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AMD Developers Begin Making Open-Source FreeSync/AdaptiveSync Plans

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  • AMD Developers Begin Making Open-Source FreeSync/AdaptiveSync Plans

    Phoronix: AMD Developers Begin Making Open-Source FreeSync/AdaptiveSync Plans

    While the AMDGPU DC code is expected to land for Linux 4.15 with goodies like Vega display support, HDMI/DP audio, and atomic mode-setting, one of the sought after display features won't be initially supported: FreeSync or the VESA-backed AdaptiveSync...

    http://www.phoronix.com/scan.php?pag...eSync-Planning

  • Wilfred
    replied
    Do the linux drivers also suffer from the power spikes the windows drivers have for vega64?

    Leave a comment:


  • juno
    replied
    Originally posted by Brisse View Post
    I kind of understand why they went with 35-90hz since this model came out before AMD introduced LFC in their driver, but now that LFC is a thing, it definitely runs better at 120 or 144hz. Also, BluRay's @ 23.976fps doesn't sync well at 90hz but will sync perfectly at 120/144hz.
    Yeah, might be the reason. However, IIRC other screen manufacturers had an option in the OSD to switch between a lower (min to medium refresh rate) and a higher (medim to max) FreeSync range, which I thought was a nice feature. It's still fine, though, because I prefer playing in higher rates anyway and I'm able to adjust the EDID.

    For BluRays FreeSync might also be interesting. Using Windows, mpv already works with FreeSync.

    BTW: While I don't play under Linux, I use a custom EDID there too. Simple reason: default mode in the EDID is 60 Hz and many Wayland compositors don't allow switching modes yet, so I have an EDID with the 144 Hz mode.

    Leave a comment:


  • Brisse
    replied
    Originally posted by juno View Post

    Yep, I've always been running mine at 56-144
    I kind of understand why they went with 35-90hz since this model came out before AMD introduced LFC in their driver, but now that LFC is a thing, it definitely runs better at 120 or 144hz. Also, BluRay's @ 23.976fps doesn't sync well at 90hz but will sync perfectly at 120/144hz.

    Leave a comment:


  • juno
    replied
    Originally posted by Brisse View Post

    Freesync/Adaptive Sync monitors define their dynamic refresh rate range in the EDID. It's then up to the graphics driver to respect these limitations.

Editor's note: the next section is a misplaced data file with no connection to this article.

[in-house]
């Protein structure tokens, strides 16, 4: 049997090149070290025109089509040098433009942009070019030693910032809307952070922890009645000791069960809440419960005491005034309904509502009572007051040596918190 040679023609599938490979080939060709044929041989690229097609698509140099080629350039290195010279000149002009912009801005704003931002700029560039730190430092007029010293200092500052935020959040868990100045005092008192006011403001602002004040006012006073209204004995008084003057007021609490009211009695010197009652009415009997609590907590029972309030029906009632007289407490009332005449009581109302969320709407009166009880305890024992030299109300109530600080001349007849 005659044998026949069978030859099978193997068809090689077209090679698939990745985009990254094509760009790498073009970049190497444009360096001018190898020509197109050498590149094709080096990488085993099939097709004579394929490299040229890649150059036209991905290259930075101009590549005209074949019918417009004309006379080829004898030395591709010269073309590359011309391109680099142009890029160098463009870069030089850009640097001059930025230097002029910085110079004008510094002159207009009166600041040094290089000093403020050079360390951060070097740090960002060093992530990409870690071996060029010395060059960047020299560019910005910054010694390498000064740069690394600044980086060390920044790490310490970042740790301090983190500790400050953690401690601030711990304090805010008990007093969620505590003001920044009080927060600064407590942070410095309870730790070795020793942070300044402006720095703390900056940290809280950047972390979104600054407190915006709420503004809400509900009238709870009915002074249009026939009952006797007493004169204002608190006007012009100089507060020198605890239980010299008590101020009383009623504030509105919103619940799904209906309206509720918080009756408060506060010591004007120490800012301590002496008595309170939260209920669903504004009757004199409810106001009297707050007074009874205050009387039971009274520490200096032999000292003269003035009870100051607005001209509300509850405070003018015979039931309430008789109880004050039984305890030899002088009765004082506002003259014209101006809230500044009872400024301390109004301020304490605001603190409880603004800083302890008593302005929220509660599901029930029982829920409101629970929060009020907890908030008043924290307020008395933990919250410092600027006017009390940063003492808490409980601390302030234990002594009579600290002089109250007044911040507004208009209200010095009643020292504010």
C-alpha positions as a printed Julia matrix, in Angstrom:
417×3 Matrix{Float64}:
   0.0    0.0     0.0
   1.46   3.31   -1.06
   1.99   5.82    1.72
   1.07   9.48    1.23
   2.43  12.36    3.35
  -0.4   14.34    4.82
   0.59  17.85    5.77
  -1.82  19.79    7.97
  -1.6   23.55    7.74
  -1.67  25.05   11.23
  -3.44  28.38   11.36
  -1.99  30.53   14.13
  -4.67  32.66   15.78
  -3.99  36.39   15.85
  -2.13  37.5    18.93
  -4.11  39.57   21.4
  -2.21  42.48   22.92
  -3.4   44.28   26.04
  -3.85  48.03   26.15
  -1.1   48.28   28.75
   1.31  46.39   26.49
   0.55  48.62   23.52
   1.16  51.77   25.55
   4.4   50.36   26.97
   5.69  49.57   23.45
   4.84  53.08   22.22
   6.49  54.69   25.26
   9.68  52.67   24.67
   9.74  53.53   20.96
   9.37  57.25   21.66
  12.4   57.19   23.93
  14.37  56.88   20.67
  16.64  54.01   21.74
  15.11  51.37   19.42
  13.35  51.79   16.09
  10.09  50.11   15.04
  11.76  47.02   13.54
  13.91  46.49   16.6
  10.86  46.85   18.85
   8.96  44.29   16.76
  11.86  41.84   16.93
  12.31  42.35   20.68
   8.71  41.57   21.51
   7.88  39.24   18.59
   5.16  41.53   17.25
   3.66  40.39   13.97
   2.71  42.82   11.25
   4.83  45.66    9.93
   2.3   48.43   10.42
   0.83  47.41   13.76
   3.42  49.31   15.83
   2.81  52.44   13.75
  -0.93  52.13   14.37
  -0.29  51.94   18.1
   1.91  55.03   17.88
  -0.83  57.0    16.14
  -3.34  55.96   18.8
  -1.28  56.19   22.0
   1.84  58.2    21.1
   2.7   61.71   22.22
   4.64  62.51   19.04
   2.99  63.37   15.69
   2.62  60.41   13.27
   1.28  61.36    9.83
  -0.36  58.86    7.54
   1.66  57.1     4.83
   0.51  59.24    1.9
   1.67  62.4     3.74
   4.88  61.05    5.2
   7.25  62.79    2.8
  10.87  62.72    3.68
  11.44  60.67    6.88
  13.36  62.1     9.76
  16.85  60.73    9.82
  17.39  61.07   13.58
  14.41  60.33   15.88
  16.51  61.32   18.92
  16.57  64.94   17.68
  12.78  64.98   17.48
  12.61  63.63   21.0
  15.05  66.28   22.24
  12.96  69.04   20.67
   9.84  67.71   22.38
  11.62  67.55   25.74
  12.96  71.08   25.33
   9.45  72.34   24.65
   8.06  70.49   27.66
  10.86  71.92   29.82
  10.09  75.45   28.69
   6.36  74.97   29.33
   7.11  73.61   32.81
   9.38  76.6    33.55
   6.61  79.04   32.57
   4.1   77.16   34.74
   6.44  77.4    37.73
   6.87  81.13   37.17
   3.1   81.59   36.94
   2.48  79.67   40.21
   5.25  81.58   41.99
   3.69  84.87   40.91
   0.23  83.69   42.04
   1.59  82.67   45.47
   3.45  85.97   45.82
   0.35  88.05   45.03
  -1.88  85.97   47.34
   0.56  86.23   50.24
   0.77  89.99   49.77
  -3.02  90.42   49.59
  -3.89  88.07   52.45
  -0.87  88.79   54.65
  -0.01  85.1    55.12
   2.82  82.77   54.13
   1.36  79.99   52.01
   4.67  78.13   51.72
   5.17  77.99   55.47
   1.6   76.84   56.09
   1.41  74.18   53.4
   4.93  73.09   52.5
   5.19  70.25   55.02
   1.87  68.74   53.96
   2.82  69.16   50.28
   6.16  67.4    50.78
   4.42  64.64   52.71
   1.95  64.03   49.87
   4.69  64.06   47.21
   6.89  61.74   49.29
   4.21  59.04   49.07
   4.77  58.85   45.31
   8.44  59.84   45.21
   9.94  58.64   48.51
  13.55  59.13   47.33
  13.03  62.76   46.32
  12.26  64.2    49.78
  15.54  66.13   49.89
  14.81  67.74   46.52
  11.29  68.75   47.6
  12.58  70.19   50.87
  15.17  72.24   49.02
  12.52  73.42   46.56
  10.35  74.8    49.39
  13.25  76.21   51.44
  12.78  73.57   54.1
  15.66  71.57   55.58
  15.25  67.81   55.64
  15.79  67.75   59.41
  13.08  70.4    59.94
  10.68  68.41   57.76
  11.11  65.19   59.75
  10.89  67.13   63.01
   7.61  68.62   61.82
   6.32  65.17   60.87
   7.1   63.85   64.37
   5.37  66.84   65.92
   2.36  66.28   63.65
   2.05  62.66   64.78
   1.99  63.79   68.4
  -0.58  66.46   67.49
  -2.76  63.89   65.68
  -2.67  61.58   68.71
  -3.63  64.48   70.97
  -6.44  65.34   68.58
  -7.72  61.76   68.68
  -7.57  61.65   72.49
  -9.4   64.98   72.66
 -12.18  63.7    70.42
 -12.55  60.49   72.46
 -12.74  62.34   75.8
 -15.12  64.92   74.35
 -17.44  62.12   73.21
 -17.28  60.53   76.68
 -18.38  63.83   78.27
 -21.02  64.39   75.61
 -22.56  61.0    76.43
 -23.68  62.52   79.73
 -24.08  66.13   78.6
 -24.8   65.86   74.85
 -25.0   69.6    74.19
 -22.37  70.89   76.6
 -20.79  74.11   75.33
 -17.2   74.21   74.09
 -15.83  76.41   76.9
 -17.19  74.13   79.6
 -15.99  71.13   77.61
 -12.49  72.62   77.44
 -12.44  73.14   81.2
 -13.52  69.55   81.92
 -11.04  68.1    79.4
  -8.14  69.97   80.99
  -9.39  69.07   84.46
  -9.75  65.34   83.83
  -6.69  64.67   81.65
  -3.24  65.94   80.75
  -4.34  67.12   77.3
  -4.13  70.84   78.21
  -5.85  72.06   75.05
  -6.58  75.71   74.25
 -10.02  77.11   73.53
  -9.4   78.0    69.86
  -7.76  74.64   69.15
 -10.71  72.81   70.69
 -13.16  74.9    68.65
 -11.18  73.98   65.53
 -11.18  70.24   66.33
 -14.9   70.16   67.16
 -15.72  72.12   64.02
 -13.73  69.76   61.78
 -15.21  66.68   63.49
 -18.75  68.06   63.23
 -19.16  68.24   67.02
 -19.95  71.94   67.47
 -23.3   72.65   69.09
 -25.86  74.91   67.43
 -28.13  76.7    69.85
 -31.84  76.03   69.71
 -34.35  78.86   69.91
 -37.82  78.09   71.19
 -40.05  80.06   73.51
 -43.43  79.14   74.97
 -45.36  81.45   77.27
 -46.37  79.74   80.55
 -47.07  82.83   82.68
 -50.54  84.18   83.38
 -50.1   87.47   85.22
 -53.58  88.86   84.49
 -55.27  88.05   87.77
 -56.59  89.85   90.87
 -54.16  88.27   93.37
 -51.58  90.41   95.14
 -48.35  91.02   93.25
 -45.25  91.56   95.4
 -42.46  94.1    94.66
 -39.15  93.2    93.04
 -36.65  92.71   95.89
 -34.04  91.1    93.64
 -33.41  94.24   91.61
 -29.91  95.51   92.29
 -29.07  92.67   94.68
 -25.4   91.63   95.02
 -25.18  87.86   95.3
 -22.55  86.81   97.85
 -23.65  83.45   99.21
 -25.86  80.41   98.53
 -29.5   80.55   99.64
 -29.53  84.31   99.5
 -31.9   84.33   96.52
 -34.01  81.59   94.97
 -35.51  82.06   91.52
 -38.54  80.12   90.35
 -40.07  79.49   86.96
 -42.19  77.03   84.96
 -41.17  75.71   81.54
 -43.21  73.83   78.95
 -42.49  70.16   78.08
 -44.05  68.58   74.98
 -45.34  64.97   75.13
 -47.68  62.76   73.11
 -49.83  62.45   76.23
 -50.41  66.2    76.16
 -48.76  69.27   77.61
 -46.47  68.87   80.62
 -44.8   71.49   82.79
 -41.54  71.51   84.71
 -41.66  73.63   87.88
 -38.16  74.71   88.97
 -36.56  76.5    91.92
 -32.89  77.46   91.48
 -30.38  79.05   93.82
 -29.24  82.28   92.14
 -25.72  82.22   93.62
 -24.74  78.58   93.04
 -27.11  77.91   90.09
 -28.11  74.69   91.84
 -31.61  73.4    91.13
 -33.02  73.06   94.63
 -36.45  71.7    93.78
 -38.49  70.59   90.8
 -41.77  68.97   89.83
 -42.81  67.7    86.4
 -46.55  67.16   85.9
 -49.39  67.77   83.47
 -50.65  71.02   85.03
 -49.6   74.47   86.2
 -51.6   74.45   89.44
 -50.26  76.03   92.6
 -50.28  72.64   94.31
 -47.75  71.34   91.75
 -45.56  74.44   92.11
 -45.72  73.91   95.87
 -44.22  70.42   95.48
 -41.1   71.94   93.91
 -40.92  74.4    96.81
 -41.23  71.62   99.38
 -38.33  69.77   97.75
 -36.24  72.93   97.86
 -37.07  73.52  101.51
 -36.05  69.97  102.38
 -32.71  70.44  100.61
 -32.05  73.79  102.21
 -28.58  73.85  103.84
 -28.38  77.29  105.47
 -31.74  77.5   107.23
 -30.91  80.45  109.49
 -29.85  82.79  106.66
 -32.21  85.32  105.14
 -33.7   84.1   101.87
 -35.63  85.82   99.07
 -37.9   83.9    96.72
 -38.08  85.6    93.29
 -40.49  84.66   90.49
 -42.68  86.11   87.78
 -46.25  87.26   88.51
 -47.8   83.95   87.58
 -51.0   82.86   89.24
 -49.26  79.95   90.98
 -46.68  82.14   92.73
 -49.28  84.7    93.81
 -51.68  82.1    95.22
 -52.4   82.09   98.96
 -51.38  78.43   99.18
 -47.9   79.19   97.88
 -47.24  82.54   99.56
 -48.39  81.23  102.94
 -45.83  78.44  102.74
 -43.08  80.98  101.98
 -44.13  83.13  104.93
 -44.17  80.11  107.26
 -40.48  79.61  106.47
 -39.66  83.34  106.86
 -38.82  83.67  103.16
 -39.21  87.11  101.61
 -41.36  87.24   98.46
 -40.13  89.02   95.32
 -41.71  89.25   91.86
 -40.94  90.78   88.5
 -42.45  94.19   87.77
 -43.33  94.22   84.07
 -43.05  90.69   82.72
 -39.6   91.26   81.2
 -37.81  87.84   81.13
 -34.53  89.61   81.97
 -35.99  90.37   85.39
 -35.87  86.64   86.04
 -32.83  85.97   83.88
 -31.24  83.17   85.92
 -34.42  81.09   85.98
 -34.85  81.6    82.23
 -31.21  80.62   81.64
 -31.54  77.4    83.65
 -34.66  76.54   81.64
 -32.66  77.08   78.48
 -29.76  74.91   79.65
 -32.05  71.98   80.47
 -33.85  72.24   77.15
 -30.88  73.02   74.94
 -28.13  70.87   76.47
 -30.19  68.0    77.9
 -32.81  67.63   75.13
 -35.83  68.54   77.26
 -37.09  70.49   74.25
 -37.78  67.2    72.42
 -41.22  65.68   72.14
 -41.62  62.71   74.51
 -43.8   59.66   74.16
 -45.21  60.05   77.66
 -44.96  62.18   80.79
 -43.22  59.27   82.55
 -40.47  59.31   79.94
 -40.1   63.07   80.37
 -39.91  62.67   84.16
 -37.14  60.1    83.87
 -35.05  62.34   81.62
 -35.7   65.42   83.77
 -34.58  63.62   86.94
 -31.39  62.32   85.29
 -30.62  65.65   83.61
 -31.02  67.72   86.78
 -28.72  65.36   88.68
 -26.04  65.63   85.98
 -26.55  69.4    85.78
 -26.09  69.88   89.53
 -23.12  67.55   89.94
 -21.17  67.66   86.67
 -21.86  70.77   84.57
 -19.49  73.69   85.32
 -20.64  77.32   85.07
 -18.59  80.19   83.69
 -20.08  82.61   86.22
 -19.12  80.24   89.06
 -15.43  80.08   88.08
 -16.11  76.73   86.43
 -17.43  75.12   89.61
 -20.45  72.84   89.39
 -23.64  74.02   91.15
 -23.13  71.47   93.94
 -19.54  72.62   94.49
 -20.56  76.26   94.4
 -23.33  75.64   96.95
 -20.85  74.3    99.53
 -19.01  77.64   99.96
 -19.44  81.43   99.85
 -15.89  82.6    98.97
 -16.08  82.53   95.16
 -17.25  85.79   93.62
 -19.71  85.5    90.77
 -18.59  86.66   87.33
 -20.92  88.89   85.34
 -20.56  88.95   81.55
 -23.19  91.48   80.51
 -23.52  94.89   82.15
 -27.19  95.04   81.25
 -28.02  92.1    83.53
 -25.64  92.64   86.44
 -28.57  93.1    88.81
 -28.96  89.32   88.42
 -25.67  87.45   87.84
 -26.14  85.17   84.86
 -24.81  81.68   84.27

Funny thing is that the range can be modified in the EDID and as long as you put in reasonable numbers it might work. For example, my MG279Q officially supports Freesync between 35-90hz, but I prefer to run it at 44-120hz. 57-144hz will also work. LFC takes care of the lower limit and duplicate frames up to three times, so the actual range if running 44-120hz is 44/3 = 14.7 - 120fps.
    Yep, I've always been running mine at 56-144

    Leave a comment:


  • mibo
    replied
    Thank you Brisse and gbil.

    Leave a comment:


  • RealNC
    replied
    Originally posted by leipero View Post
    but IPS screens have their own problems (latency)
    This has been solved now. Low latency IPS panels are now available. (They're more expensive though, at least as of 2017.)

    Leave a comment:


  • gbil
    replied
    Originally posted by Brisse View Post

    No, I've done it on Windows using CRU. I hope something similar will be possible on GNU/Linux once Freesync gets properly implemented.
    You can create a custom EDID file, the issue is that AMDGPU driver doesn't support the custom edid option in xorg configuration.

    Leave a comment:


  • Brisse
    replied
    Originally posted by mibo View Post

    Do you modify this in Linux?
    I read about an tool CRU for Windows but don't know if such thing exists for Linux.
    No, I've done it on Windows using CRU. I hope something similar will be possible on GNU/Linux once Freesync gets properly implemented.

    Leave a comment:


  • mibo
    replied
    Originally posted by Brisse View Post

    Freesync/Adaptive Sync monitors define their dynamic refresh rate range in the EDID. It's then up to the graphics driver to respect these limitations.

    Funny thing is that the range can be modified in the EDID and as long as you put in reasonable numbers it might work. For example, my MG279Q officially supports Freesync between 35-90hz, but I prefer to run it at 44-120hz. 57-144hz will also work. LFC takes care of the lower limit and duplicate frames up to three times, so the actual range if running 44-120hz is 44/3 = 14.7 - 120fps.
    Do you modify this in Linux?
    I read about an tool CRU for Windows but don't know if such thing exists for Linux.

    Leave a comment:

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